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«Annual Report 2004-2005 Mary Jo Welker, MD, Chair Department of Family Medicine 2231 North High Street Columbus, Ohio 43201 Letter from the Chair The ...»

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Drs. Gabel and Welker Lead Podogeriatrics Curriculum Initiative - The Aging Foot: An Interdisciplinary Perspective resulted from a collaborative effort between The Ohio State University College of Medicine and Public Health, Ohio College of Podiatric Medicine, Ohio University College of Osteopathic Medicine, and Western Reserve Geriatric Education Center.

Funded in October 2001 by HRSA for $485,966, Drs. Gabel and Welker were the Principal and Co-Principal Investigators of the three-year project. The project team of allopathic, osteopathic, and podiatric physician educators, plus a number of other collaborators, created a comprehensive graduate physician-training program to teach podiatry, family medicine, and internal medicine residents about foot care for older patients. The Aging Foot: An Interdisciplinary Perspective contains 15 chapters

that address issues relevant to foot problems encountered in the primary care of patients:

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Included with The Aging Foot are two informative CD-ROMs. The Interactive Guide to Physical Examination is a multimedia program designed to assist trainees in learning whole-body physical assessment through the use of audio and video clips and interactive modules. The Podiatric Procedural Video Library contains video demonstrations of treatments discussed in the book, as well as the answer keys for the pretest and post-test from the appendices.

Dr. Knutson Heads Innovative Predoctoral Programs - Dr. Doug Knutson completed a major grant project, Ohio State’s Four-Year Family Medicine Curriculum: C.A.S.E. (Comprehensive Active Student Education) and is about to undertake a similar large-scale grant project, Teaching to the CORE: Using Core Competencies Without Losing Core Values. Both are federal initiatives, the first one funded for the past three years for $604,465 and the second one funded for the next three years for $707,768.

The first project, Ohio State’s Four-year Family Medicine Curriculum: C.A.S.E. (Comprehensive Active Student Education), had as its purpose to further enhance the Department’s leadership role within The Ohio State University College of Medicine Department of Family Medicine Annual Report 2004-2005 and Public Health in the development and implementation of innovative, technology-driven, case-based, primary care educational models. Dr. Knutson and his project team developed cutting-edge educational initiatives emphasizing a patientcentered focus regarding disease management and disease prevention in response to national goals and health priorities.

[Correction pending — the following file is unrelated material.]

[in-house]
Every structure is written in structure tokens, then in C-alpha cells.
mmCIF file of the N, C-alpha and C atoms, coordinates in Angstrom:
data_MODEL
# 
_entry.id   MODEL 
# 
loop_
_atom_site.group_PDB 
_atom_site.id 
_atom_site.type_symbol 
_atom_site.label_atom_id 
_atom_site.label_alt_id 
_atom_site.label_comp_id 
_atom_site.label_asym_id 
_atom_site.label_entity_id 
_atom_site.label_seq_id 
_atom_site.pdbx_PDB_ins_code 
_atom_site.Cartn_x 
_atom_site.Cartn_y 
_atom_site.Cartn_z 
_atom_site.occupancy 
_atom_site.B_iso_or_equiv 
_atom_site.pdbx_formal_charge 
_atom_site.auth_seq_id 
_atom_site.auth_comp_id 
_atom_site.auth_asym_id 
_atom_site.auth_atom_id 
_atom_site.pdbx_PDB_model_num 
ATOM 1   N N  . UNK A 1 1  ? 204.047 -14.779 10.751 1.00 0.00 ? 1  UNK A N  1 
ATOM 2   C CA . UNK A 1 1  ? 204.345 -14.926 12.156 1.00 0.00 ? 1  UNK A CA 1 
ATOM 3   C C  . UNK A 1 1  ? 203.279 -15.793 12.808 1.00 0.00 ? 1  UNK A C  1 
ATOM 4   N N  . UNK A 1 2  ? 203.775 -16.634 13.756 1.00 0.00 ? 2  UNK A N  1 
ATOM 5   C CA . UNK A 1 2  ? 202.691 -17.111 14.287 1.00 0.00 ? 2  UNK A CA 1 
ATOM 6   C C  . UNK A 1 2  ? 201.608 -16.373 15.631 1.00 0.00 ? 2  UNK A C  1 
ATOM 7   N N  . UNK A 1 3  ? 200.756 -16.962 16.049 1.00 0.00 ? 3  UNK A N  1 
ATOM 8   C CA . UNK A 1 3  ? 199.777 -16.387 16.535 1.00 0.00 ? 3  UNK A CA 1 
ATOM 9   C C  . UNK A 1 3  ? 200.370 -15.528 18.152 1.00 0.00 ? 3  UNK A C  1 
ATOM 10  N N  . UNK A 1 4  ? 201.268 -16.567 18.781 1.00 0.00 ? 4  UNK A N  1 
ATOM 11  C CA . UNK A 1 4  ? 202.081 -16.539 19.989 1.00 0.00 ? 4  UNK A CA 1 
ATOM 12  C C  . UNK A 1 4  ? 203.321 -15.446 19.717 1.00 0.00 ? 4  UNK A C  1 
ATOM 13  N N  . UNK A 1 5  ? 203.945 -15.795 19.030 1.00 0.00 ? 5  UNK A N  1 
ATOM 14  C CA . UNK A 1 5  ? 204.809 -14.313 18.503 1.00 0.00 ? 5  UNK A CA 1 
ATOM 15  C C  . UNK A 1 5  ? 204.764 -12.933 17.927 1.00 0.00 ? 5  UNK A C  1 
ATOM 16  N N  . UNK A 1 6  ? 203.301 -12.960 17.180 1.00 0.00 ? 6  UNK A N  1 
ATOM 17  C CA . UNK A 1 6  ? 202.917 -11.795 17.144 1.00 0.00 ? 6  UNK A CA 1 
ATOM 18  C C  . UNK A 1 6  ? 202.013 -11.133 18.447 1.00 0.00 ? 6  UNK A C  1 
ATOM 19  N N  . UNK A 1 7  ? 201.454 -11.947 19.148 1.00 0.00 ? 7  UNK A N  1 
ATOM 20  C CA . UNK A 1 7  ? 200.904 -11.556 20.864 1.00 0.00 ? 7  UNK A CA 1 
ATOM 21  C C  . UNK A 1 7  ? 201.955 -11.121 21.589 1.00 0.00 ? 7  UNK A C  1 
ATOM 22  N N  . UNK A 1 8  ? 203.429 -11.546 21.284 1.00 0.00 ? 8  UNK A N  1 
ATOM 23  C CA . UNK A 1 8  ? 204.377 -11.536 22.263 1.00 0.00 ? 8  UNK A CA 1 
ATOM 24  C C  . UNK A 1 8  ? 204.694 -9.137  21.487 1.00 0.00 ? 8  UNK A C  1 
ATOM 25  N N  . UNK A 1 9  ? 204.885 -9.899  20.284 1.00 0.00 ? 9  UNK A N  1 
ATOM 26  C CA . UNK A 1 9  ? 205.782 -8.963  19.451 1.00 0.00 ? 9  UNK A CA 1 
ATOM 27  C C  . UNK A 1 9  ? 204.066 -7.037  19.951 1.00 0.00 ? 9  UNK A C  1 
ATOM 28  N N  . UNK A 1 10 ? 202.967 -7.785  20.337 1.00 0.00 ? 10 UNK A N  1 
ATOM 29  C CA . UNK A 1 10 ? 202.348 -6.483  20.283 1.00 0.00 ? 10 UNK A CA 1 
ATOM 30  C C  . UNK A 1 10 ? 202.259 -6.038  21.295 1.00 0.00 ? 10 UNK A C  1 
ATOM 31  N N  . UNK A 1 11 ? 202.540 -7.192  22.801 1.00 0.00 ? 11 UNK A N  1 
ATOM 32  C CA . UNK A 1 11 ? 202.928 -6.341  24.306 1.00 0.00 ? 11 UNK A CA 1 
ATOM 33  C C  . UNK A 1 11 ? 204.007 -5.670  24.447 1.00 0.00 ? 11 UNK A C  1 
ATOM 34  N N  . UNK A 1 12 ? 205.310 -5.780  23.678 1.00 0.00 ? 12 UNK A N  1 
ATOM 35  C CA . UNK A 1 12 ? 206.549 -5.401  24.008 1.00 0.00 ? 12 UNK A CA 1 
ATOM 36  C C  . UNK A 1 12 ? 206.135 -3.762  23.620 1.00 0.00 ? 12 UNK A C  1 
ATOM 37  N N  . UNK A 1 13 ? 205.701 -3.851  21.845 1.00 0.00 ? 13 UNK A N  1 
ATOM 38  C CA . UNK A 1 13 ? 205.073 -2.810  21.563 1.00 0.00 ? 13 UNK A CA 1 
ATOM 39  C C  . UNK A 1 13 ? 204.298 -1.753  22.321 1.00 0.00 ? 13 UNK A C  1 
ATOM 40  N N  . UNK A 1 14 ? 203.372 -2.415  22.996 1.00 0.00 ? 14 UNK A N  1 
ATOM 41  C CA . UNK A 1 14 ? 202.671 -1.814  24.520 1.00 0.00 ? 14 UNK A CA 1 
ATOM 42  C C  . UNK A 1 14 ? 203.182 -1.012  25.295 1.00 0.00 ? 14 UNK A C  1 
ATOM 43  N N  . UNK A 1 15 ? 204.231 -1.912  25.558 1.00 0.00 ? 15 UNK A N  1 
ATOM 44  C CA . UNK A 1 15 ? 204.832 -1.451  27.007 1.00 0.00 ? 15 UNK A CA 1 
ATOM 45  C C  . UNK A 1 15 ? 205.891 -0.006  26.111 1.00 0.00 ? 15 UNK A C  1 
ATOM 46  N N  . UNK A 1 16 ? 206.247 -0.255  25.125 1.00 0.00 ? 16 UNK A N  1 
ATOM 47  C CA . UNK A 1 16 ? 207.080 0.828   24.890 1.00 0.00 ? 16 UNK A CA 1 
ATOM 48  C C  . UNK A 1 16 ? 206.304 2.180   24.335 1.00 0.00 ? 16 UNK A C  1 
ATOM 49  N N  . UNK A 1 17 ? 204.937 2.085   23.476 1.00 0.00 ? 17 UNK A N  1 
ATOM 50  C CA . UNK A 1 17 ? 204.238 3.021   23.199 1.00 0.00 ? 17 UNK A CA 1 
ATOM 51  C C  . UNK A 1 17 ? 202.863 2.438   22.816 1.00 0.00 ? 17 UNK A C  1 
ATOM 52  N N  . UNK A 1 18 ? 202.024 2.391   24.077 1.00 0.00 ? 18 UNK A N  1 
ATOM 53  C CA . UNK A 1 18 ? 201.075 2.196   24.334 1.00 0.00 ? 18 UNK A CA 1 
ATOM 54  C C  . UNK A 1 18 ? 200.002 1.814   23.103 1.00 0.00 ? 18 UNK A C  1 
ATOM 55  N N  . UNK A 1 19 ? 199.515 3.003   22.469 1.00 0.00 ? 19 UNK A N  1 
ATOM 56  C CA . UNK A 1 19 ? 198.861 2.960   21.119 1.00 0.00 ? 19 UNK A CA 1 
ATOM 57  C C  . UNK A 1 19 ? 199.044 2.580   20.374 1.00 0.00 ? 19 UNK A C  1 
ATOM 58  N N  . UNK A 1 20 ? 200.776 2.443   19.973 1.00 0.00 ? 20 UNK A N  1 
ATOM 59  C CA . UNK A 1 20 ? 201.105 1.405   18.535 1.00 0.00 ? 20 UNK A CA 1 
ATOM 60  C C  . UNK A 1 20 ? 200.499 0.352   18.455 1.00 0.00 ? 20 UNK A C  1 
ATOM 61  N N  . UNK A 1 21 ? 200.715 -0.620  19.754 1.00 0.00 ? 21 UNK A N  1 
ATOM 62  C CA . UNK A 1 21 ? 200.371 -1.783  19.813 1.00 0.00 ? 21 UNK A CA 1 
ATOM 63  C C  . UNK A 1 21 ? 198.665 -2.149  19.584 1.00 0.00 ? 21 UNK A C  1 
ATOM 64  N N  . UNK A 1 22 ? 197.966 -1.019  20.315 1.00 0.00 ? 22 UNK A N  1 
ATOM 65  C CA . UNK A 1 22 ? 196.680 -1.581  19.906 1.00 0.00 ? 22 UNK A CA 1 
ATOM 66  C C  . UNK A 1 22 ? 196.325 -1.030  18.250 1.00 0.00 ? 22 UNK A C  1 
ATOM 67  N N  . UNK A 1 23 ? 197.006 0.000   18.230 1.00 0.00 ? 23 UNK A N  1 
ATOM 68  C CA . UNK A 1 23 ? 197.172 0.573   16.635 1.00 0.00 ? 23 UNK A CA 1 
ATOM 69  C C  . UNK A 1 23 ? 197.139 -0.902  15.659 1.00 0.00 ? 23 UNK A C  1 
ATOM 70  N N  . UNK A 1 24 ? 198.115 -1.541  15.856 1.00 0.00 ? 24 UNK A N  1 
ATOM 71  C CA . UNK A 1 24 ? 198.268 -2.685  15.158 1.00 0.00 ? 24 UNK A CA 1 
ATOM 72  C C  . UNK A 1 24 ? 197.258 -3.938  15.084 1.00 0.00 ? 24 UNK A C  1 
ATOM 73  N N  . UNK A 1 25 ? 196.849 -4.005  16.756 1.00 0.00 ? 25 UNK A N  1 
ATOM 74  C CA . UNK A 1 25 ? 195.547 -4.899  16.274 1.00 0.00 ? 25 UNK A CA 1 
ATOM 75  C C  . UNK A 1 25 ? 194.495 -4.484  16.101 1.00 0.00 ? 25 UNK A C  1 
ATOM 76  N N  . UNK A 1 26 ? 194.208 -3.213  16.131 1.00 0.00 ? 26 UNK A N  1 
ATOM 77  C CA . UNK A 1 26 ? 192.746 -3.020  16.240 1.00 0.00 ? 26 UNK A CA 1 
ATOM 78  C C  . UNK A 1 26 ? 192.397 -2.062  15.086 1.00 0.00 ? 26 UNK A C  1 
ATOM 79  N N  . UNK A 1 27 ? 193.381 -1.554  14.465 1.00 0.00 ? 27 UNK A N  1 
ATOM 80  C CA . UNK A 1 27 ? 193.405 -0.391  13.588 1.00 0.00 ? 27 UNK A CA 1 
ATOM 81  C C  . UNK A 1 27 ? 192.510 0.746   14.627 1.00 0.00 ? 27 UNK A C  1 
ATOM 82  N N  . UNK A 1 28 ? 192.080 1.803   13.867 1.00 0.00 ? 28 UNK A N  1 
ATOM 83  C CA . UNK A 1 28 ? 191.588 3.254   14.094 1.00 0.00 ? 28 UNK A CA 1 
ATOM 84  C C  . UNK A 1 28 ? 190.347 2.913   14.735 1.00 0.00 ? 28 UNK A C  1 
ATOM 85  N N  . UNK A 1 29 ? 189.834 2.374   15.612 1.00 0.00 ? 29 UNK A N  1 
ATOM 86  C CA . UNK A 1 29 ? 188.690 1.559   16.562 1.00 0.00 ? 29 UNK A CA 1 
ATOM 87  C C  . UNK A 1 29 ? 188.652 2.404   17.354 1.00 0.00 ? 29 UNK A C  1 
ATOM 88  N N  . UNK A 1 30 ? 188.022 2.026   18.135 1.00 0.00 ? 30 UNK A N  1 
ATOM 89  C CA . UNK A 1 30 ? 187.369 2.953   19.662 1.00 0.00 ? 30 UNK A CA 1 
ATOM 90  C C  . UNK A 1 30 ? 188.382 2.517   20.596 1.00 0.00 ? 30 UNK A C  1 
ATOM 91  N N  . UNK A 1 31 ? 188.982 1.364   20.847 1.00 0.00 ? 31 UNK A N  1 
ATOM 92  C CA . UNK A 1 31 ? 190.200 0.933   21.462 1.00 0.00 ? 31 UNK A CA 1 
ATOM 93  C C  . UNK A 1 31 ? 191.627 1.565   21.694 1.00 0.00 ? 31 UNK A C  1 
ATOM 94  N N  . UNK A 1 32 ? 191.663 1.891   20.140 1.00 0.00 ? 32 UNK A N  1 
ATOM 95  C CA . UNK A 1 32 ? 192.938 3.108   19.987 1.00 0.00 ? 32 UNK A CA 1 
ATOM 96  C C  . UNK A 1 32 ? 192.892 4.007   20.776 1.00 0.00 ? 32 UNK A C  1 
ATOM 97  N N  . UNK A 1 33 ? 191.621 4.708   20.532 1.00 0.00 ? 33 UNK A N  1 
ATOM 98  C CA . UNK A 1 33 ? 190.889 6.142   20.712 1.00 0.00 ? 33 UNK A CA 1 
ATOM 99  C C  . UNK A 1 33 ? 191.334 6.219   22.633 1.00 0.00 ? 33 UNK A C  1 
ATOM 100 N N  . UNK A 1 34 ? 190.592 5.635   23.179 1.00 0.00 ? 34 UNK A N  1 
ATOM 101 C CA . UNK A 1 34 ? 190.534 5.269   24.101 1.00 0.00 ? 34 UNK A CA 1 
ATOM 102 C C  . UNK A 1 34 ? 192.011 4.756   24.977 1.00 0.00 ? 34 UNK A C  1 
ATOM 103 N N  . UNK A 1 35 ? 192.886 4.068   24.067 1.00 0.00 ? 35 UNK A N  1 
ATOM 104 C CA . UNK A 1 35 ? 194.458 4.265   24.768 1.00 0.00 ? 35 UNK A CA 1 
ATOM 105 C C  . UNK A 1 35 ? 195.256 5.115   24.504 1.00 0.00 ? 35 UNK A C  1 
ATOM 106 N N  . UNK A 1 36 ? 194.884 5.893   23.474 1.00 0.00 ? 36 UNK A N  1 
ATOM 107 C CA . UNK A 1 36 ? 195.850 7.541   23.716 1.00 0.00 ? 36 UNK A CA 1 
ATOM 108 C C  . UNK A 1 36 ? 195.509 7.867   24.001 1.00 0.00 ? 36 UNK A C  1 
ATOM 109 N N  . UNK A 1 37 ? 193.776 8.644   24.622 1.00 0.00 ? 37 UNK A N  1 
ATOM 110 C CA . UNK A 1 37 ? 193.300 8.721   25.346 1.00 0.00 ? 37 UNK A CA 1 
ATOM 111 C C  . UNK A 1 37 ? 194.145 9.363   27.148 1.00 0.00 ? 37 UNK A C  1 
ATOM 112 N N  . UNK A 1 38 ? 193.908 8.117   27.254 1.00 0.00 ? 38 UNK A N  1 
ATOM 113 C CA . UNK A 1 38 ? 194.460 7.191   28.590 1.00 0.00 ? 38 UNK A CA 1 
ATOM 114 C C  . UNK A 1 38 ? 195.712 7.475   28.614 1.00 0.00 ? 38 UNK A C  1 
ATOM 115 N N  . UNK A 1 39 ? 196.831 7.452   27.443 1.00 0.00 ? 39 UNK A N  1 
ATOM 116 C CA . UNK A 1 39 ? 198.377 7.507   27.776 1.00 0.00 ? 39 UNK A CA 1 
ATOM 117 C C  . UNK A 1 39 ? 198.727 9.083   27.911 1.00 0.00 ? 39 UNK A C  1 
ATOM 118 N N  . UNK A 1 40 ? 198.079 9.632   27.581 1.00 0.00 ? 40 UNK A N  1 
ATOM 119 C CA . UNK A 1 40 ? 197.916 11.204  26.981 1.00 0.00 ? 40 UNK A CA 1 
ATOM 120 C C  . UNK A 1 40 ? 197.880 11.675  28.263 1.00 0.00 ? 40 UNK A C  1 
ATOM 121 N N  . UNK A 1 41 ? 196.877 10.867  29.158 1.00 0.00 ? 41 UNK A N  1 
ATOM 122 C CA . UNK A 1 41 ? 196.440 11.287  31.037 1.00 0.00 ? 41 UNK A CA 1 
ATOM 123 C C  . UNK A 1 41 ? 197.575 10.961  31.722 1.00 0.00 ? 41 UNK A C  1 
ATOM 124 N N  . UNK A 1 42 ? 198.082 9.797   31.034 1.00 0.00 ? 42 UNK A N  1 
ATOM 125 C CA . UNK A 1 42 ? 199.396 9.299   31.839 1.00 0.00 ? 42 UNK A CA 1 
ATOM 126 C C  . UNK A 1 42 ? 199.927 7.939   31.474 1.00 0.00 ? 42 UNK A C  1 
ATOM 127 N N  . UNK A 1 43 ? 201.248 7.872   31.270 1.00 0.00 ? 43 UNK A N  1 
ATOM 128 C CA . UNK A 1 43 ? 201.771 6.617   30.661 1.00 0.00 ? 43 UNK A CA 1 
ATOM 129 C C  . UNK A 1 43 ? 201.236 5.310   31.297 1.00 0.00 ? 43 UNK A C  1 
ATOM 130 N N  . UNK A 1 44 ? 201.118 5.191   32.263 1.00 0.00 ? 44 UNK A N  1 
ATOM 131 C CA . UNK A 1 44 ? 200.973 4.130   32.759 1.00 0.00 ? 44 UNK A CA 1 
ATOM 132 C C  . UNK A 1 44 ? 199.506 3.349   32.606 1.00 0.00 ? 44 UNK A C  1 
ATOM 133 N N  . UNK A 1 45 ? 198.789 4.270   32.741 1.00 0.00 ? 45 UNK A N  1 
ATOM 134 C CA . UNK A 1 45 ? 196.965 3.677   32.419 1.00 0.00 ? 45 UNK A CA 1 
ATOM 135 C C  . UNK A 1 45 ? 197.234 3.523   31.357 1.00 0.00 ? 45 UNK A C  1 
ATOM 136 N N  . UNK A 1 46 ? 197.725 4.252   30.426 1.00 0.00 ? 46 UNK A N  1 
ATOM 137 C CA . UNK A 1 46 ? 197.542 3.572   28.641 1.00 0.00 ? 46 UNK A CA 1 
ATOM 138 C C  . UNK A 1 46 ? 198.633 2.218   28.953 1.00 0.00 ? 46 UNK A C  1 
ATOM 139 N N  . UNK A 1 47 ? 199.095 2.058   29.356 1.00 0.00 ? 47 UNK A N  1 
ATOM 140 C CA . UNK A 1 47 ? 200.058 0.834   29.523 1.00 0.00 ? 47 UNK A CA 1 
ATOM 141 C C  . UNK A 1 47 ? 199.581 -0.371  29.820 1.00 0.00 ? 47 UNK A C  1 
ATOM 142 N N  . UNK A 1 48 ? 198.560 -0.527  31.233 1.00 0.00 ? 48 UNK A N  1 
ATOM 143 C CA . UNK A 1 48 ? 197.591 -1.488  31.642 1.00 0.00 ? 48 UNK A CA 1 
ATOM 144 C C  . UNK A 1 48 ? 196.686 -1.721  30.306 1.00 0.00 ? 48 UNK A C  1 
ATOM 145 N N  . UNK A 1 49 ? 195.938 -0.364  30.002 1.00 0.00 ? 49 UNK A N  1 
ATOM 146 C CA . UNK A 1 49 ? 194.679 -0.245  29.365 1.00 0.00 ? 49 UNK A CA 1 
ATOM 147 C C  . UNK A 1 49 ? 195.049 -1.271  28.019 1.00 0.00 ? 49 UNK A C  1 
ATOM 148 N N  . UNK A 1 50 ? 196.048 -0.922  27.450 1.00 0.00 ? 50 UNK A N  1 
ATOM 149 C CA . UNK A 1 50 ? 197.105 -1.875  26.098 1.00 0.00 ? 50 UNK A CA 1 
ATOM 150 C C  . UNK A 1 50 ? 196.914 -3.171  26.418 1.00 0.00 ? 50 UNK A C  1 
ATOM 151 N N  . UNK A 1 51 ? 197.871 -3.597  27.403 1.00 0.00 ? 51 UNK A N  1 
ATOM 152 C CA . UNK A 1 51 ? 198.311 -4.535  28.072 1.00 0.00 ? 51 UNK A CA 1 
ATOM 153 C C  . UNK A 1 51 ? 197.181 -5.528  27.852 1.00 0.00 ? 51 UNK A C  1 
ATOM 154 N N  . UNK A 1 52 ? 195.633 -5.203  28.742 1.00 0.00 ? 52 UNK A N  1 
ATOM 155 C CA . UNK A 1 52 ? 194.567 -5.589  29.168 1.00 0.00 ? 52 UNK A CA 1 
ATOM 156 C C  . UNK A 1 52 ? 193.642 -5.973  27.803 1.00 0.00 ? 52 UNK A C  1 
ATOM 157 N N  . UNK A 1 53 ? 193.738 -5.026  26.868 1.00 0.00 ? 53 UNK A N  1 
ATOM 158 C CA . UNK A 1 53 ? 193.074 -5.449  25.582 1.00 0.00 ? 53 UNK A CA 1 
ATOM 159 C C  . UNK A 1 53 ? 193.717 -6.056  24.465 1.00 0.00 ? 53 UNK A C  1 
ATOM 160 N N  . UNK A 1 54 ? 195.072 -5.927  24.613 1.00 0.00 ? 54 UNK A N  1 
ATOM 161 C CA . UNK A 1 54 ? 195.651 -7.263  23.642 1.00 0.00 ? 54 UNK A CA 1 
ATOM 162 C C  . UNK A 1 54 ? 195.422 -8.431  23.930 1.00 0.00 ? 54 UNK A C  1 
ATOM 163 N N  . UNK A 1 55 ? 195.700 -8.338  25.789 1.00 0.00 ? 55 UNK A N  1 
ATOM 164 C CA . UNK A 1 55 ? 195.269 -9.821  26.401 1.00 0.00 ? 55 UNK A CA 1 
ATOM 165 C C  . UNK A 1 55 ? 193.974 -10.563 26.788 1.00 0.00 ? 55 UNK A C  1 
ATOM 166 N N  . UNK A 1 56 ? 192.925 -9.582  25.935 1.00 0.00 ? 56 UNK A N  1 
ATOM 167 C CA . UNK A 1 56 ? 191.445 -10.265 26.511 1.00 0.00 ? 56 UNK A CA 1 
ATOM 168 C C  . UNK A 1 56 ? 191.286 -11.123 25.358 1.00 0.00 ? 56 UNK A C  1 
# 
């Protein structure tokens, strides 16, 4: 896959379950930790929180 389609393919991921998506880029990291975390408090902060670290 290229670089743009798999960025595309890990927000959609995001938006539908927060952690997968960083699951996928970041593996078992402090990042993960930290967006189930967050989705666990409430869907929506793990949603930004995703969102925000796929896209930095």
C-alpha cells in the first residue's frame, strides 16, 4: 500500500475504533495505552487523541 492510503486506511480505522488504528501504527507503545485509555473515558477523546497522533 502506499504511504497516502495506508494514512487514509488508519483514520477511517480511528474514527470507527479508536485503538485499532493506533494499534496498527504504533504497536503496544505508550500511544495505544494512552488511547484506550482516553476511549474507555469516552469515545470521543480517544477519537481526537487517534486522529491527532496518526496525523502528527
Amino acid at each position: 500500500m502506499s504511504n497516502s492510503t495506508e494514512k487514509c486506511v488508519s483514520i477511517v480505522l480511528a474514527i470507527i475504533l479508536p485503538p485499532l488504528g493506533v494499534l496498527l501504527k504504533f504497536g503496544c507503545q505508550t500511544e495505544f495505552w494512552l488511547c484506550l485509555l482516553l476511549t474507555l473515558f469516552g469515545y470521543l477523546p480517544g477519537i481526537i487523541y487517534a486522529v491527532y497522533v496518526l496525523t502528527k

This work was based on a very successful preceding project that focused on designing, developing, and creating an interactive CD-based means to teach physical examination to medical students as well as other health professional students. The patient centered medicine curriculum was restructured, and Web-based patient interaction videos allow students to more fully understand basic and more complex clinical encounters. Much attention, national and international, has been directed toward the Department as a result of this work.

Teaching to the CORE: Using Core Competencies Without Losing Core Values has as its purpose to enhance current medical school curriculum at Ohio State, focusing on the core competencies identified by the ACGME, while creating a medical school environment that allows students to retrain the values of altruism and service  values drawing students to primary care. This project includes initiatives that will enhance curriculum throughout all four years of medical school.

Drs. Miser and McDougle Train Health Educators in Bioterrorism Preparedness – The Department led an OSU Medical Center consortium effort to establish and maintain The Ohio Center of Excellence in Education for Bioterrorism Preparedness and Response under a 2-year, $1.25 million grant from the U.S. Department of Health and Human Services.

Drs. W. Fred Miser, Principal Investigator, and Leon McDougle, Co-Principal Investigator, were assisted by Department faculty members, Drs. Larry Gabel and Doug Knutson, and Ms. Donna Knisley, Project Administrative Associate. The consortium consists of The OSU Medical Center, Ohio University, the University of Cincinnati, NEOUCOM, and the Ohio Department of Health. The Center and its bioterrorism education program have received excellent coverage in local media.